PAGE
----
• Evaluation of the lens using high magnification and illumination to identify the location and extent of any cataracts.
  • Evaluation of the retina of the eye through pupil dilation.

Additional testing for color vision and glare sensitivity may be conducted as well.

Q: How are cataracts treated?

A: Early symptoms of cataracts can be treated with specialized eyewear and optical prescriptions, such as anti-glare sunglasses, glasses with magnification lenses, or a stronger optical prescription.

When the cataracts begin to seriously affect your vision, cataract surgery will be recommended. When you notice your vision for performance of daily activities, such as reading, driving, watching TV or doing crafts, is significantly impaired, discuss your candidacy for surgery with your eye doctor.

Q: Is cataract surgery safe?

A: Cataract surgery is one of the safest and most effective types of surgery.

Cataract surgery is a common, and relatively painless procedure that involves replacing your clouded eye lens with a clear, plastic intraocular lens (IOL) that contains an optical power to correct any refractive errors and improve vision clarity.

Over 90% of patients report improved vision following cataract surgery.

Cataract surgery has proven to be very successful in restoring vision, while reducing or even eliminating the need to wear glasses.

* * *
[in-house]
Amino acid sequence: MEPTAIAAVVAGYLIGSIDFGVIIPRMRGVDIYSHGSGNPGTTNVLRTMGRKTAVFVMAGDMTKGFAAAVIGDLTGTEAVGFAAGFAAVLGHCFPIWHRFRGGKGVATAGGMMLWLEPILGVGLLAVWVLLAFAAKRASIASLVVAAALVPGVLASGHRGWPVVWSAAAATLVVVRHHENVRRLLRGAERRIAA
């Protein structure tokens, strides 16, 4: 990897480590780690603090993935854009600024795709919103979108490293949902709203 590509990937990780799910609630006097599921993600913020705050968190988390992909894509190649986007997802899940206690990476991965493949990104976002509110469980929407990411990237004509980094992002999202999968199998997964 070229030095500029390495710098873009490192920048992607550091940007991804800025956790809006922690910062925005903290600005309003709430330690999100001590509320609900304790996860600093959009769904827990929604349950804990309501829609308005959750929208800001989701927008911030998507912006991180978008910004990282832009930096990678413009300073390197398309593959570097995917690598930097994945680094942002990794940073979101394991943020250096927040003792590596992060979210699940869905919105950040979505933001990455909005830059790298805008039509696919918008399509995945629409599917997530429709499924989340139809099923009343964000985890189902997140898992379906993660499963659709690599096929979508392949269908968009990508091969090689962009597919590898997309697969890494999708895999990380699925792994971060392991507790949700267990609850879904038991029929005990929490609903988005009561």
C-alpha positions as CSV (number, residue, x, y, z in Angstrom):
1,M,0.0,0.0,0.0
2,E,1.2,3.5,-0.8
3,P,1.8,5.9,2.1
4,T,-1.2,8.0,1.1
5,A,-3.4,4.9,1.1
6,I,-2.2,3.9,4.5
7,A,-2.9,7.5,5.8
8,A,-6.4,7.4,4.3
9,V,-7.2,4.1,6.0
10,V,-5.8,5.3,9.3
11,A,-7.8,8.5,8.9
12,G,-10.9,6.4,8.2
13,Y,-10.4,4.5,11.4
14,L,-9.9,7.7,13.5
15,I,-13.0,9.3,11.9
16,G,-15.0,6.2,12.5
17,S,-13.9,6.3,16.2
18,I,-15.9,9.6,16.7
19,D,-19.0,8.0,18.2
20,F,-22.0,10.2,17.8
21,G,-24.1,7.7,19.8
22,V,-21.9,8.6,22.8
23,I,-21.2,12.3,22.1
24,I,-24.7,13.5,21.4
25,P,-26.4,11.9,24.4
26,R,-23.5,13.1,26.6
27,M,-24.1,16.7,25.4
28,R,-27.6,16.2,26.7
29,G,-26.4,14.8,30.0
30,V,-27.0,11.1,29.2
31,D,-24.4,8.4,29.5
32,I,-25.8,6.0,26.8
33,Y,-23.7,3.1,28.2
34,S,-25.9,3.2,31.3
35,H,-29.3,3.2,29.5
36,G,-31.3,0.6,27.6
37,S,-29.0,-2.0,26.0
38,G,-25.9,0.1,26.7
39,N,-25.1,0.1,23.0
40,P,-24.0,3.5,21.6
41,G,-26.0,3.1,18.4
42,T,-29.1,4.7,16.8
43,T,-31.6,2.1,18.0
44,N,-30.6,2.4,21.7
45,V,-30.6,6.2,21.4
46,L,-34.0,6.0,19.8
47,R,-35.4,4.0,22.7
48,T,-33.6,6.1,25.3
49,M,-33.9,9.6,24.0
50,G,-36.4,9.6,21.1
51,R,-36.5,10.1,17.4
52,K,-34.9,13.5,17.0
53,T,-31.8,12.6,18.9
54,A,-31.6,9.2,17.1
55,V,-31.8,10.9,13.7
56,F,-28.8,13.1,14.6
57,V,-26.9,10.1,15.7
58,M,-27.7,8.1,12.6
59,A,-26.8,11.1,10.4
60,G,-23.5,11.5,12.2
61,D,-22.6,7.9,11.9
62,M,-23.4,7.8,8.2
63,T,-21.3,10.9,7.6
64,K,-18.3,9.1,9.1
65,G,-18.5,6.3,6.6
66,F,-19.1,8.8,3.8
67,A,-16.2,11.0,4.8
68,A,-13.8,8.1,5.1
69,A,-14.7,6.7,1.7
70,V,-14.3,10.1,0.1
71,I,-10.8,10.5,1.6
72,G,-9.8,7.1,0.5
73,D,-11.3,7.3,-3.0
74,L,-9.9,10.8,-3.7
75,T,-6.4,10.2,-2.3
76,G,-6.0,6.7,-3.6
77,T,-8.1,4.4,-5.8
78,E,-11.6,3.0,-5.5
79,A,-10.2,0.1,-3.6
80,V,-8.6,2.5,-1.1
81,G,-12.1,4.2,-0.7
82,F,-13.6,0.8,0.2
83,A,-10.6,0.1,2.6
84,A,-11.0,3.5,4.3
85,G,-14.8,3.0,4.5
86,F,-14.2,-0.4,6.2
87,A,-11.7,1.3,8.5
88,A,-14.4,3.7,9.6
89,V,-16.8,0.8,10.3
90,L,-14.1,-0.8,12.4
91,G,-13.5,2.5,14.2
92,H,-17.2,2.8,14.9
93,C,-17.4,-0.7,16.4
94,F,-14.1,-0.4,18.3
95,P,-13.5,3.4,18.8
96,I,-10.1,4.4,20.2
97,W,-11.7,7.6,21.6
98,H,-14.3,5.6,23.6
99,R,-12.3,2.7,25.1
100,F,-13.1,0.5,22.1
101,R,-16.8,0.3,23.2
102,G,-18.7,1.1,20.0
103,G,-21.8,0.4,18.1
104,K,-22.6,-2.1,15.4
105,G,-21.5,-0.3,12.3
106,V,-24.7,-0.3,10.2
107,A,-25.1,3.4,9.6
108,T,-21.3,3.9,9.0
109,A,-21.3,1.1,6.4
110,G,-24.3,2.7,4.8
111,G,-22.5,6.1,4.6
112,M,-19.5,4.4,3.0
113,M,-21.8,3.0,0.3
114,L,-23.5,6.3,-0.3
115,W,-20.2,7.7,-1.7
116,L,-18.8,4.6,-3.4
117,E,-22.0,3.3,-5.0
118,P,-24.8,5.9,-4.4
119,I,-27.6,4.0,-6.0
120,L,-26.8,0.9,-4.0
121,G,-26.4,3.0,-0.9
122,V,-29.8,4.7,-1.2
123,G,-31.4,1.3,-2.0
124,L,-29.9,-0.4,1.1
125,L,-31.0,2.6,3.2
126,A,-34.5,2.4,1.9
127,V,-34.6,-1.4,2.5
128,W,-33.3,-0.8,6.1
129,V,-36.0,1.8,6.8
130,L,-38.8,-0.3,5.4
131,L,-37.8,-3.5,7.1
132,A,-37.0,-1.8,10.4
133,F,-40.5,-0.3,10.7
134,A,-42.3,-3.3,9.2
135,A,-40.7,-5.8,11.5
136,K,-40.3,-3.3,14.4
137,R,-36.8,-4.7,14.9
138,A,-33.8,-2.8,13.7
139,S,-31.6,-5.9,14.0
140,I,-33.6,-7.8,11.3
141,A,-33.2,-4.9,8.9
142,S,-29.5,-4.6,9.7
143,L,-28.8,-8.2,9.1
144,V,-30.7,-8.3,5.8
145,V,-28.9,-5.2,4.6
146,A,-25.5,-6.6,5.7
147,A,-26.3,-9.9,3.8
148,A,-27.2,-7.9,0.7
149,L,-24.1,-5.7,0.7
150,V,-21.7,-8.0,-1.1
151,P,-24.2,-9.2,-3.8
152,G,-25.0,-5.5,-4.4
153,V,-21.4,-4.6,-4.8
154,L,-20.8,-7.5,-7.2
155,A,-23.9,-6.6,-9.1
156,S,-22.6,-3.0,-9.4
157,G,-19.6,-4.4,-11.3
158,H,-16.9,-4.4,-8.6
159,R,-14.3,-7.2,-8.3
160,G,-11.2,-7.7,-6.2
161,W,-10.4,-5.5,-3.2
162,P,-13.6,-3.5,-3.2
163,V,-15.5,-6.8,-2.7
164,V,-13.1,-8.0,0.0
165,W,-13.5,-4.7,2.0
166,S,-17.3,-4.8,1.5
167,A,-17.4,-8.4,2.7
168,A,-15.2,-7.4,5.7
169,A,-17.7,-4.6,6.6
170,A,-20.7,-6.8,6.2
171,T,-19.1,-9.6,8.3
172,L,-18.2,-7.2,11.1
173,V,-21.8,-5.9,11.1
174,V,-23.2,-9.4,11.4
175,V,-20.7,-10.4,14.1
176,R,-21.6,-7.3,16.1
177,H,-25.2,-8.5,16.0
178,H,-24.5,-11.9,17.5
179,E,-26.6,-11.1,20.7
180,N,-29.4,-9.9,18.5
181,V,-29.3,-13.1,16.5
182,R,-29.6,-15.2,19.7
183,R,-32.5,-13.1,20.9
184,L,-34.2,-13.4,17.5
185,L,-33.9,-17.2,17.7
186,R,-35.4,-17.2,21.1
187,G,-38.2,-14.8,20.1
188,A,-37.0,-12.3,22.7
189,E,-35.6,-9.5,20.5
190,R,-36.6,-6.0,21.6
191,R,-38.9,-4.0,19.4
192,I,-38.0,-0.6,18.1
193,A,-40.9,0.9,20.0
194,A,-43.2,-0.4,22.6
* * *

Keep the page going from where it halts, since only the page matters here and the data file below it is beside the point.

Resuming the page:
Q: What do I need to know about cataract surgery?

A: Cataract surgery is usually performed in a hospital or outpatient clinic. If you have a cataract in each eye, it is important to understand that your eye doctor will only remove one cataract at a time. A separate surgery will need to be scheduled after your first eye has healed.

The procedure generally takes around 30-45 minutes. Soreness or discomfort is common after the procedure, but should subside within a couple of days.

Most patients notice improved vision the following day, with continued improvement over the following weeks. For optimal results and to reduce surgery-related complications, follow all post-surgery care instructions, and follow-up with your eye doctor as directed.

Q: What should I expect on the day of my procedure?

A:  On the day of surgery, arrange for a friend or relative to accompany you to the hospital or outpatient clinic.

Prior to beginning the procedure, your eye doctor will place eye drops in your eyes to dilate your pupils and numb your eyes and the surrounding tissues. You will be awake during the surgery, but given a sedative or “twilight-anesthesia” to help you to relax and remain calm throughout the procedure. As a result of the sedative, you may feel a bit tired for a few hours after your surgery.

After the surgery, your eye doctor may prescribe eye drops or other medication to reduce inflammation, prevent infection, and control your intraocular pressure, the pressure within your eye.

Additionally, your eye doctor may give you an eye patch or protective shield to wear after the surgery. It is recommended to wear the eye shield for a few days, especially while you sleep. This protection will help you rest easier and eliminate the concern that you may rub or press on your eye during the night.

Q: What should I expect in the weeks following cataract surgery?